Let’s begin a mind’s-eye hike at the Swift Creek Forest Trail parking area. Moving south, we shortly pick up the Fendley Station Trail and pass the northern intersection with Fendley Station Loop A. We are now in the watershed of a small stream which is evident as we pass through a low area and cross a culvert through which water flows to the east. Proceeding up a slight grade, we come to the southern intersection with Loop A, and we turn onto it. Continuing eastward for some distance we begin to descend through the watershed, eventually reaching a ford where the trail again encounters the same stream, now somewhat more robust.
Here we go off-trail to follow this stream, a tributary of Swift Creek called Shawondasee Creek (Shawondasee was a god of the American Indians). As we bush-whack downstream southward, water from another brook joins the creek, keeping the water flowing through all months of the year. After a few minutes of tromping through this area of deciduous forest, we begin to see the water of the creek widening into pools. The pools are backed up behind dams of sticks, built by beavers that have found this area to be suitable habitat. Continuing along the creek, we find a series of these dams and the tell-tale chewed tree trunks and saplings. Four such pools are pictured below.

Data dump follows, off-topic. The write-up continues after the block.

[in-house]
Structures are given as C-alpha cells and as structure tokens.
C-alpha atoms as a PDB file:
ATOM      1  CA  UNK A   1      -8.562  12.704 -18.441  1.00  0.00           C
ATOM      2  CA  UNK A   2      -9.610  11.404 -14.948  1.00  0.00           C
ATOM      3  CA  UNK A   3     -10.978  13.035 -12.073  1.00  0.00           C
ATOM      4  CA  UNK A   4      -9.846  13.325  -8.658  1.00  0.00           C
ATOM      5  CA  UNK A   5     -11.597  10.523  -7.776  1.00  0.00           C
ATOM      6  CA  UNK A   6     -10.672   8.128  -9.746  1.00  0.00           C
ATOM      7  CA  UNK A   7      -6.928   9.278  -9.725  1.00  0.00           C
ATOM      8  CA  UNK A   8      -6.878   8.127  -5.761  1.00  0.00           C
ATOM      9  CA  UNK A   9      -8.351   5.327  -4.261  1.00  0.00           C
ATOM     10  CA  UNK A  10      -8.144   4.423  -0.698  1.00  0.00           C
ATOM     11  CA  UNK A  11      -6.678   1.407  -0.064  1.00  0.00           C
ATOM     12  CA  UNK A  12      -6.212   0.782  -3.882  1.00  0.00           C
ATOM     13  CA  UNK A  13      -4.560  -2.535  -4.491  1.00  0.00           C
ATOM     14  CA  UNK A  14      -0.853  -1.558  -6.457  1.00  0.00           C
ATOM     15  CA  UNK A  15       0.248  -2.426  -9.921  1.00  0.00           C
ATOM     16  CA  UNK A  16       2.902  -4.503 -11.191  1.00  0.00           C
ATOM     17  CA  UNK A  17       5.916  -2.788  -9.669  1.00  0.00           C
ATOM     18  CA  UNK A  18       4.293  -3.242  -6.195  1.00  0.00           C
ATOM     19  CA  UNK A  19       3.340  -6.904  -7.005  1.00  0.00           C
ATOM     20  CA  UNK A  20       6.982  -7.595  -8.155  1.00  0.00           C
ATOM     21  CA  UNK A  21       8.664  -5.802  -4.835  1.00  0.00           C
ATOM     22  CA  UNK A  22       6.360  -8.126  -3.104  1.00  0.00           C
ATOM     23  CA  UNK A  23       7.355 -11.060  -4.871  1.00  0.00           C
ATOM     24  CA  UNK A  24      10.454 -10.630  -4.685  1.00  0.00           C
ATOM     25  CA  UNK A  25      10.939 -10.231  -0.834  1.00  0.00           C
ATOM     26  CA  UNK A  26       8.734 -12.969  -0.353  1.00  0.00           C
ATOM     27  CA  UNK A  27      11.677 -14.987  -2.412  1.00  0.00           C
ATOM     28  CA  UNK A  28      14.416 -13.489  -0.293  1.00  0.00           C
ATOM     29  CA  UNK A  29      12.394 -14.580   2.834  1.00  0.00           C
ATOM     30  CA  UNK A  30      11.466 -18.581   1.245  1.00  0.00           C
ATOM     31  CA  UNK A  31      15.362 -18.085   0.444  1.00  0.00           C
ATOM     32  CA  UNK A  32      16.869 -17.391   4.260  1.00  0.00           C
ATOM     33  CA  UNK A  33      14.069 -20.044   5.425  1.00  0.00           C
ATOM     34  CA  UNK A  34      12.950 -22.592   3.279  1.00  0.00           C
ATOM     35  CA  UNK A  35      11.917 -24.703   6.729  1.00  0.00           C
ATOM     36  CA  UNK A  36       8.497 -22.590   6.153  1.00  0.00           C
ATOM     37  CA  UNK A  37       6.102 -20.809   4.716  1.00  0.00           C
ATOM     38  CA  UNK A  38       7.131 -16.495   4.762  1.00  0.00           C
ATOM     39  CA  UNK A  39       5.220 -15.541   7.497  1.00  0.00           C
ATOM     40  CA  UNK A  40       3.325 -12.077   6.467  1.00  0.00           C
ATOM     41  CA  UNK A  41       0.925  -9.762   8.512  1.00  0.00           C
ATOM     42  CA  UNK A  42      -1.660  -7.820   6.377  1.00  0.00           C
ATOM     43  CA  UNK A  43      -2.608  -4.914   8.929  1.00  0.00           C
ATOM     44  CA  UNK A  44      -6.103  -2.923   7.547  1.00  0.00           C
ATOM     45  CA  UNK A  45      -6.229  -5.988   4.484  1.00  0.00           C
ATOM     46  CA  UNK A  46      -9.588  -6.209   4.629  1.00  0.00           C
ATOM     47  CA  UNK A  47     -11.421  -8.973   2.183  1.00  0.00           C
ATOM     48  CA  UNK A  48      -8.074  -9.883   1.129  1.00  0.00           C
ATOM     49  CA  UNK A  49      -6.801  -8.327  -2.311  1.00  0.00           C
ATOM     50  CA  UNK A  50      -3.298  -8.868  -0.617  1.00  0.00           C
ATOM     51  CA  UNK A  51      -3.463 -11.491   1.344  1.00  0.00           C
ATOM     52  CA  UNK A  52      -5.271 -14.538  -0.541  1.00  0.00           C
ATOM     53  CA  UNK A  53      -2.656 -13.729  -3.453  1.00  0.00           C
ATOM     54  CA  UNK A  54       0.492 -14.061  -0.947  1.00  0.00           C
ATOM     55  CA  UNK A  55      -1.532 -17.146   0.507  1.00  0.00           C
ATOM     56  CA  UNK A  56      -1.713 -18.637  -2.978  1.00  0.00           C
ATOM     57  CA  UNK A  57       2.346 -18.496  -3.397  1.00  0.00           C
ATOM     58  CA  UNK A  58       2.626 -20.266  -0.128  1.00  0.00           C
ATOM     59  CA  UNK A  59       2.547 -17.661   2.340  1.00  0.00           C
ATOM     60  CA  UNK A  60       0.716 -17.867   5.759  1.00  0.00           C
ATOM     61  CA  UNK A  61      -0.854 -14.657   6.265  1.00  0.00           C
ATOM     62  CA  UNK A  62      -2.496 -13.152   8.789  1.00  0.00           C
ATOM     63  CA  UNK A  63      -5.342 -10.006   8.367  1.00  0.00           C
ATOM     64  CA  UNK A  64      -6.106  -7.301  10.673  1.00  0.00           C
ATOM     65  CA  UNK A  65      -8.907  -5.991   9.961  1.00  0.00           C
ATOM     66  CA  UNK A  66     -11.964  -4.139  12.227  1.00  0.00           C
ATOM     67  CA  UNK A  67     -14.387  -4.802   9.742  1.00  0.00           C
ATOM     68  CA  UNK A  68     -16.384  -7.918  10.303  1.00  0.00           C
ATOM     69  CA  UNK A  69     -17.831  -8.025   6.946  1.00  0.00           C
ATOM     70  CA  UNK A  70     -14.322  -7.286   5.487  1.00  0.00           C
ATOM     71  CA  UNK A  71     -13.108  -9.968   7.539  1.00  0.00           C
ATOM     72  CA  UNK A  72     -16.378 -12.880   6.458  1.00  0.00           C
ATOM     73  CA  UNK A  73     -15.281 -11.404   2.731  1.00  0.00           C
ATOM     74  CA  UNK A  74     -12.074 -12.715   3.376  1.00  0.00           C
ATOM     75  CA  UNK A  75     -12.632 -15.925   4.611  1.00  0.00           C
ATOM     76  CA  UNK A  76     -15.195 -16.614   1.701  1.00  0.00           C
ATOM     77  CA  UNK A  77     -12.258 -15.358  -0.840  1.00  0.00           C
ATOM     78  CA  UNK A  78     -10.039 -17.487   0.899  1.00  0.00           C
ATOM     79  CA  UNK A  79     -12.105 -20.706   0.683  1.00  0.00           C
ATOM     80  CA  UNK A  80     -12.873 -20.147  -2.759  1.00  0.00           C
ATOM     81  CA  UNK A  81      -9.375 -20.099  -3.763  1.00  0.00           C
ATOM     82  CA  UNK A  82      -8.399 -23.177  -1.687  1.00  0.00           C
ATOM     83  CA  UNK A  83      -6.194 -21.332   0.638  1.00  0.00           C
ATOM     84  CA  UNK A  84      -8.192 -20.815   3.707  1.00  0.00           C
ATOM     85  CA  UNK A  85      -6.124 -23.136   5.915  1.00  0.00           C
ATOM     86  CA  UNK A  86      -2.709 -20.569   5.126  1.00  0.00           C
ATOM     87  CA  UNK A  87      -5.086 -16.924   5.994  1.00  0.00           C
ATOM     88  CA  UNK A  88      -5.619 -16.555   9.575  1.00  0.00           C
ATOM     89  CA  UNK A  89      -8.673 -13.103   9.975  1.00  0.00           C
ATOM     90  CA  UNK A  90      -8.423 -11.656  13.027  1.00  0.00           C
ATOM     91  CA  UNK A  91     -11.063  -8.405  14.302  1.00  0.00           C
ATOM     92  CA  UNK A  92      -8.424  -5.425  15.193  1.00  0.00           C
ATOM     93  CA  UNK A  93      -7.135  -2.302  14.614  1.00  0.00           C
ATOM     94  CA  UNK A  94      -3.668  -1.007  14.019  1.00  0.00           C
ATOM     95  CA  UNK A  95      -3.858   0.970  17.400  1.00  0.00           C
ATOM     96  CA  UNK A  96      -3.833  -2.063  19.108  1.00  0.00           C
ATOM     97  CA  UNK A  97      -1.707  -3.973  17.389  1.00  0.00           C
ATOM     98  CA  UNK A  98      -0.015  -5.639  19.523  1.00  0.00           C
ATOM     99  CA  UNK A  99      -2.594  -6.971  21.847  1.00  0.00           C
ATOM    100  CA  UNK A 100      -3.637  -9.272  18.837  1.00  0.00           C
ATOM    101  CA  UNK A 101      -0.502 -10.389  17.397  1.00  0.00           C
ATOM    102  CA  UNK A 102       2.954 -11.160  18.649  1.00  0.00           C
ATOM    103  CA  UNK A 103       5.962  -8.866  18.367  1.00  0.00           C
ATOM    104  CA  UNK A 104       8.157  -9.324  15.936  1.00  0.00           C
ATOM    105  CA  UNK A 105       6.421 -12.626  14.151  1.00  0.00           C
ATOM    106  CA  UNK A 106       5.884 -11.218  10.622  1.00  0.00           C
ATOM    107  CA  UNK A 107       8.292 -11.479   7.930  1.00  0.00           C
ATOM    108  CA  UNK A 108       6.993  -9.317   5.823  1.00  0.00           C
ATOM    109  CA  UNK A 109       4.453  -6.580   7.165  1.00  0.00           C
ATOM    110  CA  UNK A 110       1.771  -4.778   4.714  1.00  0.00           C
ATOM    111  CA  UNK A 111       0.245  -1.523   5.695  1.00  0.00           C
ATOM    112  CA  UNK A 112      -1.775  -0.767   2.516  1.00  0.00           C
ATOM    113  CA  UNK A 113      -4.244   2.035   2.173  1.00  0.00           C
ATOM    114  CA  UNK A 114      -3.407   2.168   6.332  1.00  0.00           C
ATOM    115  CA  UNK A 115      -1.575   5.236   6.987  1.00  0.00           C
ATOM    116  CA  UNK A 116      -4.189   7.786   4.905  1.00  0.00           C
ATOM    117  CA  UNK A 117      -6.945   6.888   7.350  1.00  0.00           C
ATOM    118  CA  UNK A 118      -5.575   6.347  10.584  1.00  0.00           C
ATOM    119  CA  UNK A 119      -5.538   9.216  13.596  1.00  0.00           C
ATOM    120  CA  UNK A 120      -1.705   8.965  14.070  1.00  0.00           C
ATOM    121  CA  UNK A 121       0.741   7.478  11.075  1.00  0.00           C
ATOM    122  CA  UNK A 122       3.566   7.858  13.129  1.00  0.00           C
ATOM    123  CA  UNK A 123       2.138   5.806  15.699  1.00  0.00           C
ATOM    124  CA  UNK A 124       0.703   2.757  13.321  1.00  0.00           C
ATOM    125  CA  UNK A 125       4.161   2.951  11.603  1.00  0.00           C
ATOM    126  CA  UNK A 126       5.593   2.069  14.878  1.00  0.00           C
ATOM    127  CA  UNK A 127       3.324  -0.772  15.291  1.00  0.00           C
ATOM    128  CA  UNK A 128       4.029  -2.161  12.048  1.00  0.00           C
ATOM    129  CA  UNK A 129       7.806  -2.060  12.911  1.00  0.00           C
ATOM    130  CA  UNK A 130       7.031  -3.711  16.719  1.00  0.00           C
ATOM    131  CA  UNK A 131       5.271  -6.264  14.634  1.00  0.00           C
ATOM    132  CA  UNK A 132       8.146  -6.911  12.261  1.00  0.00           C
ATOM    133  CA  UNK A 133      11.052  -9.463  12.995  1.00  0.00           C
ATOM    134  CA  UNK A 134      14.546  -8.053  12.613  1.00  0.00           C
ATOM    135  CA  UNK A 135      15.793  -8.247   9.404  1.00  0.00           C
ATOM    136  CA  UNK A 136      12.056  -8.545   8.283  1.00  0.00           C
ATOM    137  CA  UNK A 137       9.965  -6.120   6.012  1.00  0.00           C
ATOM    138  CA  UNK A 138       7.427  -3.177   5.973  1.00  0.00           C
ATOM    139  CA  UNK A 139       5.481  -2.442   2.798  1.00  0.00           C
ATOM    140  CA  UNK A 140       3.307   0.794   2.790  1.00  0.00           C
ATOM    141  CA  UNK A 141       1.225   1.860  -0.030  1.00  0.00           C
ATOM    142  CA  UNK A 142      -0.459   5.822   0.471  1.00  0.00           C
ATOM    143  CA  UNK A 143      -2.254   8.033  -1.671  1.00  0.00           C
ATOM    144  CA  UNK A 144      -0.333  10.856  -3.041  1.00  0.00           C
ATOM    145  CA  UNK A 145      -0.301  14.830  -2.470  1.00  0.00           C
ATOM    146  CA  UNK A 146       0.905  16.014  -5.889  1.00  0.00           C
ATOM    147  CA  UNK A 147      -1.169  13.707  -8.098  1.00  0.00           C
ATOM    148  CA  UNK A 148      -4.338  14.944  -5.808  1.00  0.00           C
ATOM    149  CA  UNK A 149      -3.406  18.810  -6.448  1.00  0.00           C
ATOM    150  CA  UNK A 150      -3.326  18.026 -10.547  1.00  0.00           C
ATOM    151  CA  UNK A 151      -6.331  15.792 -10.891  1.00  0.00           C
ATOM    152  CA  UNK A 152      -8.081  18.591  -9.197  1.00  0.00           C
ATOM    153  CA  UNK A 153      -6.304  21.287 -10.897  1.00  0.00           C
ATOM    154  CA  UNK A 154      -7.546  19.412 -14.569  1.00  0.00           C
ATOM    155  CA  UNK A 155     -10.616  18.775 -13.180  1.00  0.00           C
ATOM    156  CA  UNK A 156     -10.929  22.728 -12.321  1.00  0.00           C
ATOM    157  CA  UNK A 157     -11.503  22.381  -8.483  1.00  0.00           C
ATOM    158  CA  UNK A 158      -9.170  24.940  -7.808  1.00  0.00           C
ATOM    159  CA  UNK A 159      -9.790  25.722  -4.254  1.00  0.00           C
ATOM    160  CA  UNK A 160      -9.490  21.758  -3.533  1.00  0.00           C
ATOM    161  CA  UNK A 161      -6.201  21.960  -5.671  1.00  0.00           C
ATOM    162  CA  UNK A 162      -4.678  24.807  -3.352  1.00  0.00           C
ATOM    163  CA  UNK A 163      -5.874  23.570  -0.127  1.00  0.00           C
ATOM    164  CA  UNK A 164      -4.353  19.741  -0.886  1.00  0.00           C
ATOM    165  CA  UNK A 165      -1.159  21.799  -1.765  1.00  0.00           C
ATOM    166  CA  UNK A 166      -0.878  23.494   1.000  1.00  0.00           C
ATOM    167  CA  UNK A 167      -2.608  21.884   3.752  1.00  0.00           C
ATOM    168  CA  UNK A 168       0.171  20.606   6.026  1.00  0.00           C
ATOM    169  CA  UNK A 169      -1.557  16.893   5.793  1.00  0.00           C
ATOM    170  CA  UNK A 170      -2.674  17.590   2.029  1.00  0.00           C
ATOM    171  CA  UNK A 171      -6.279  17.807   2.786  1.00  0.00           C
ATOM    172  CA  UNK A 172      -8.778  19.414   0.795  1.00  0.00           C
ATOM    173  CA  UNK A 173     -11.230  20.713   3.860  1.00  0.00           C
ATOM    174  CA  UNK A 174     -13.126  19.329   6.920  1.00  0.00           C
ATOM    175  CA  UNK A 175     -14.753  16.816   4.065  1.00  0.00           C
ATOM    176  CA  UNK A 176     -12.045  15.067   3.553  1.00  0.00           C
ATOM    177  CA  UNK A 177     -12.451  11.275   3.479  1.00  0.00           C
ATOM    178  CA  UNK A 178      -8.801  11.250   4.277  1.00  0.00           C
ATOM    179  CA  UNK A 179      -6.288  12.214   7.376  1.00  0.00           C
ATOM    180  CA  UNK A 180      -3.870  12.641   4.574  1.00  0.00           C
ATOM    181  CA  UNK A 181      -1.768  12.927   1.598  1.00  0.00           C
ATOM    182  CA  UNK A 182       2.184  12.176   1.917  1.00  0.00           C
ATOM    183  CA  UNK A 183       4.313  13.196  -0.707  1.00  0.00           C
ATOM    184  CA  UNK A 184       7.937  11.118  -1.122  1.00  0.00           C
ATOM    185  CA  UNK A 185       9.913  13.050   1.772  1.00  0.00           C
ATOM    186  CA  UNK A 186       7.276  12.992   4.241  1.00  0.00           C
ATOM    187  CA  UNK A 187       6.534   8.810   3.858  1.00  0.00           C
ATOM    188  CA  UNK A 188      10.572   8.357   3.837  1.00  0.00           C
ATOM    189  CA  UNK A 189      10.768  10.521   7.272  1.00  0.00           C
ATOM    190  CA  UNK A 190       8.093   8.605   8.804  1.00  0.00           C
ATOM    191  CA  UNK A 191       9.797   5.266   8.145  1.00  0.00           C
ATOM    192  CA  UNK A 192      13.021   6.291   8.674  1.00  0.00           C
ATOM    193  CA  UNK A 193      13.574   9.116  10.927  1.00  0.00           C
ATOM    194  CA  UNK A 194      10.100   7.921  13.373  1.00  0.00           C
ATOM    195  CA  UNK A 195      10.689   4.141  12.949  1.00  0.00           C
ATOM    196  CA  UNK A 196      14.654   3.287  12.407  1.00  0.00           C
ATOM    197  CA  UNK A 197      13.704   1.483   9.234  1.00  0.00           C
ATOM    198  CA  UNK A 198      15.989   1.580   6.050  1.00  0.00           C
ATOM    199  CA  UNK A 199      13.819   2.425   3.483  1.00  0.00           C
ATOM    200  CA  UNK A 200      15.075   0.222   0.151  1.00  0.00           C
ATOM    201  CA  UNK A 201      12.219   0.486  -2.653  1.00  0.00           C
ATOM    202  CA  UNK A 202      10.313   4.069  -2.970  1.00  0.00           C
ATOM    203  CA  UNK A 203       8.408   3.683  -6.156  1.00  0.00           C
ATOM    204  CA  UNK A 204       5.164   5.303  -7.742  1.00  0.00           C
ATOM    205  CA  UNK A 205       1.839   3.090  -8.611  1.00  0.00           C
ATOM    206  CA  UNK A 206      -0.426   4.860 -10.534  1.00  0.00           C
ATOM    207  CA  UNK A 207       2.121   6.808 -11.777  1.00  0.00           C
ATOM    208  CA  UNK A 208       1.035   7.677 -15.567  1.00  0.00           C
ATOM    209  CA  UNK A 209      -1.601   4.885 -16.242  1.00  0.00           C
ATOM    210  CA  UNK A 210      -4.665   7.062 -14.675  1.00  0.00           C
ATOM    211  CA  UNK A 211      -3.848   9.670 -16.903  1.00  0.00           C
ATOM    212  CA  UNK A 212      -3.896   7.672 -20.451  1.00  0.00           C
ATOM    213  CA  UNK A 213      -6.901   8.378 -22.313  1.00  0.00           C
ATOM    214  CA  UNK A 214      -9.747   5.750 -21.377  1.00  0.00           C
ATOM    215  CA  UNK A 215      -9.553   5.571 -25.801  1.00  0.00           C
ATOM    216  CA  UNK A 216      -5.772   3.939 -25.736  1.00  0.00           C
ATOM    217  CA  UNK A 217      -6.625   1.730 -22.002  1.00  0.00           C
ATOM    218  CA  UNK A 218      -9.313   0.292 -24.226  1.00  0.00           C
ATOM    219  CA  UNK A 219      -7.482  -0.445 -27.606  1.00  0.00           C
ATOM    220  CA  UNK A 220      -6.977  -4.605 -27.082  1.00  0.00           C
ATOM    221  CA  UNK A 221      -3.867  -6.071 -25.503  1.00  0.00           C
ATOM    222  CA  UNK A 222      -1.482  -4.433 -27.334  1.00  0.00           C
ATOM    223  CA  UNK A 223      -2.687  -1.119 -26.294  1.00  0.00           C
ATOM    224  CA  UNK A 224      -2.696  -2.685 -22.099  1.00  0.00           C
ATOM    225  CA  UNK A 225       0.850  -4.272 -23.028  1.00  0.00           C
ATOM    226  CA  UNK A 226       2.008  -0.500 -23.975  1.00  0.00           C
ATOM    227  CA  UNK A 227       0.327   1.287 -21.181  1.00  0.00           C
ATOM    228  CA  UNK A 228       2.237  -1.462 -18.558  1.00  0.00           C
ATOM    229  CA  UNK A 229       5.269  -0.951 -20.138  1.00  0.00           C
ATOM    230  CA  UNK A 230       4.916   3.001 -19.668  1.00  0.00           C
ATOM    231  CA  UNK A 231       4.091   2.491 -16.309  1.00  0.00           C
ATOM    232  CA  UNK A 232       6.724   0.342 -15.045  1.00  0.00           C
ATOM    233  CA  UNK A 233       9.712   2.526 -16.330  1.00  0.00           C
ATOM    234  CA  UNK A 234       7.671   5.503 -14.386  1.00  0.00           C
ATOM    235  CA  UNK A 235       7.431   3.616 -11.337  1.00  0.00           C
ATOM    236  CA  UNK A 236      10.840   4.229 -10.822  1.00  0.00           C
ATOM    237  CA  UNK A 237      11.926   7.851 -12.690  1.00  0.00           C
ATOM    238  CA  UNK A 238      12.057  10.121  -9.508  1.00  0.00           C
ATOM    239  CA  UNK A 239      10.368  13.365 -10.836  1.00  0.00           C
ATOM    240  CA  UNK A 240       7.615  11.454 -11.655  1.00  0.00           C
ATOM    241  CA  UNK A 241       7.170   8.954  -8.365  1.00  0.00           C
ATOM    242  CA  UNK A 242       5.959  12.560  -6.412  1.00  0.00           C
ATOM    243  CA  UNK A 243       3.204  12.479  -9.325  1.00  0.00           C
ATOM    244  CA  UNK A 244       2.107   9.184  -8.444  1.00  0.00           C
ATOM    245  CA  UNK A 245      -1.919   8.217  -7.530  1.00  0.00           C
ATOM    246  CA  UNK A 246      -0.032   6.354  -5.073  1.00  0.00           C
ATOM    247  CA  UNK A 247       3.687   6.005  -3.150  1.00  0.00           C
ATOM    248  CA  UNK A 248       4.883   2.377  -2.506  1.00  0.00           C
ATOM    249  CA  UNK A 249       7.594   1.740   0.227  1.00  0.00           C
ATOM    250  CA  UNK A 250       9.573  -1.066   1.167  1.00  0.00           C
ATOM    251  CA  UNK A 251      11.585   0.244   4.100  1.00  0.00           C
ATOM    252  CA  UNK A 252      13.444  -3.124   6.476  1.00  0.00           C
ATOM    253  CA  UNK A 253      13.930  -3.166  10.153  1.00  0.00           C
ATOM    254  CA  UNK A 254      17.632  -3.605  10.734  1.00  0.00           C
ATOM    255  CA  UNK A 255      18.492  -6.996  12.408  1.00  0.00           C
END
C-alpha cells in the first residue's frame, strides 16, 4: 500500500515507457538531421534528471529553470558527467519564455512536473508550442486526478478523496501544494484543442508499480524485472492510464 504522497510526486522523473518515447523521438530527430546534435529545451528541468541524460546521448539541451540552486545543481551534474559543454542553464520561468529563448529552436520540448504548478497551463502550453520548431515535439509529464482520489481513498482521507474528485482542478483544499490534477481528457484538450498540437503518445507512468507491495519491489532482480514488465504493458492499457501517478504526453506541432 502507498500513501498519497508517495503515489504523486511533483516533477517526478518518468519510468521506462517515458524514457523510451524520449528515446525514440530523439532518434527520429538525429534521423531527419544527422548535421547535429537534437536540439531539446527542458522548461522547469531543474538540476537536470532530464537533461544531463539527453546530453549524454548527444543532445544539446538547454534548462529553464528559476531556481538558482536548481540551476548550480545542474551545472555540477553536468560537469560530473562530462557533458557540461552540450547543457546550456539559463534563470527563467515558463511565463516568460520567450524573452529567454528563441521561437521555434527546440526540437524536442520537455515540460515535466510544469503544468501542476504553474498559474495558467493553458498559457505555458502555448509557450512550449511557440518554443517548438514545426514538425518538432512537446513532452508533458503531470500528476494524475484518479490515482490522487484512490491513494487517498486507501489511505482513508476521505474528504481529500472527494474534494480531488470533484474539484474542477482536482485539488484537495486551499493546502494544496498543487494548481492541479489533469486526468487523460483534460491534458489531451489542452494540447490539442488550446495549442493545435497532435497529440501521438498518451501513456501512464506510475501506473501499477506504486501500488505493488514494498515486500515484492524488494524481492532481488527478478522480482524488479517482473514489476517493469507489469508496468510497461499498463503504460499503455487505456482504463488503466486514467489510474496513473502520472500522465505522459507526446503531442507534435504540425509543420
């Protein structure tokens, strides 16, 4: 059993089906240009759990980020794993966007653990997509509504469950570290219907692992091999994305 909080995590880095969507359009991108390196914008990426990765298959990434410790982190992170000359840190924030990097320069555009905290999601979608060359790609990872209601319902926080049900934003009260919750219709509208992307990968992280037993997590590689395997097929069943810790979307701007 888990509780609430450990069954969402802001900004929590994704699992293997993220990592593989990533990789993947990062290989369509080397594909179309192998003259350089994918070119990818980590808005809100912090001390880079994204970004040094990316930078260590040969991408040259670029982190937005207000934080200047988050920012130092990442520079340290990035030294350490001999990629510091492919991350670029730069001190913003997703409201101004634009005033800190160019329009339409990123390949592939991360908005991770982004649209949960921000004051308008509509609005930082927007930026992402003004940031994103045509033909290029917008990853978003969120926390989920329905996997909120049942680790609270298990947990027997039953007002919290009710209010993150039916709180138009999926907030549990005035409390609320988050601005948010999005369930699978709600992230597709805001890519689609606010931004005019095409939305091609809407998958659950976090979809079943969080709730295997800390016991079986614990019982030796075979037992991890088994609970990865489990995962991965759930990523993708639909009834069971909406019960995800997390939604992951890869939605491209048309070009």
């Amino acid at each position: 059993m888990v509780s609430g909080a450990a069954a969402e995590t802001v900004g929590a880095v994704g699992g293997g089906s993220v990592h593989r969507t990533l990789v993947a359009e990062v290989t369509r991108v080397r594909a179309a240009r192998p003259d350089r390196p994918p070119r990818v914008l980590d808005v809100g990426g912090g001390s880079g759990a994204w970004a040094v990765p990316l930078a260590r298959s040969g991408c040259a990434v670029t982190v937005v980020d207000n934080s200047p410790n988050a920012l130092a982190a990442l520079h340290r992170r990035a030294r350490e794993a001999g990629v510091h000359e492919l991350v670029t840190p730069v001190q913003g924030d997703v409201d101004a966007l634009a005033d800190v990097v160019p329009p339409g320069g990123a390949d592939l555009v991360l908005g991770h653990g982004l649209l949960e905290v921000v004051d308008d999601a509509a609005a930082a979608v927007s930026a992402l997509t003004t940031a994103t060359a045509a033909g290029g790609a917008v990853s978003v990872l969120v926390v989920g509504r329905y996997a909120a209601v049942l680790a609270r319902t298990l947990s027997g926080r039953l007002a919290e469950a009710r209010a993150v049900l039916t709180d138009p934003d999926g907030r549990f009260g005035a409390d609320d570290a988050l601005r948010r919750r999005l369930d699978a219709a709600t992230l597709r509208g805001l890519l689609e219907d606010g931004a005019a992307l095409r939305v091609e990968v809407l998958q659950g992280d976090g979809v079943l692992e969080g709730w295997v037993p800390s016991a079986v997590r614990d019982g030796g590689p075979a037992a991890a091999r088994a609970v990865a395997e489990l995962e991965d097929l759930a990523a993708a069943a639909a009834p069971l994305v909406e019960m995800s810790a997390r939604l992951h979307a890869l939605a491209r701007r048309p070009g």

Eventually we come to the park boundary with YMCA Camp Thunderbird. The creek feeds into the camp’s Lake George, a reservoir which is also beaver habitat. The camp staff find that they and the beavers can coexist peacefully, and they have designated the landscape of beaver dams as Beavertown.
Back in 2005 a biologist added an entry for the Northern River Otter to the ongoing inventory of life in Pocahontas State Park. There is no detail in the record about where it was sighted, or if it was only inferred from signs. Today I was tramping along an off-trail border of the park when I came across this apparent mud-slide into Swift Creek. Perhaps it’s just wishful thinking, but it could be that we still have river otters here. There is still quite a lot of wild land along Swift Creek, through and below the park. Otters are sensitive to water quality, so their presence would be another sign that Swift Creek has not been overly degraded by upstream suburban development.
Thoughts on the park, its residents and how to preserve its natural beauty.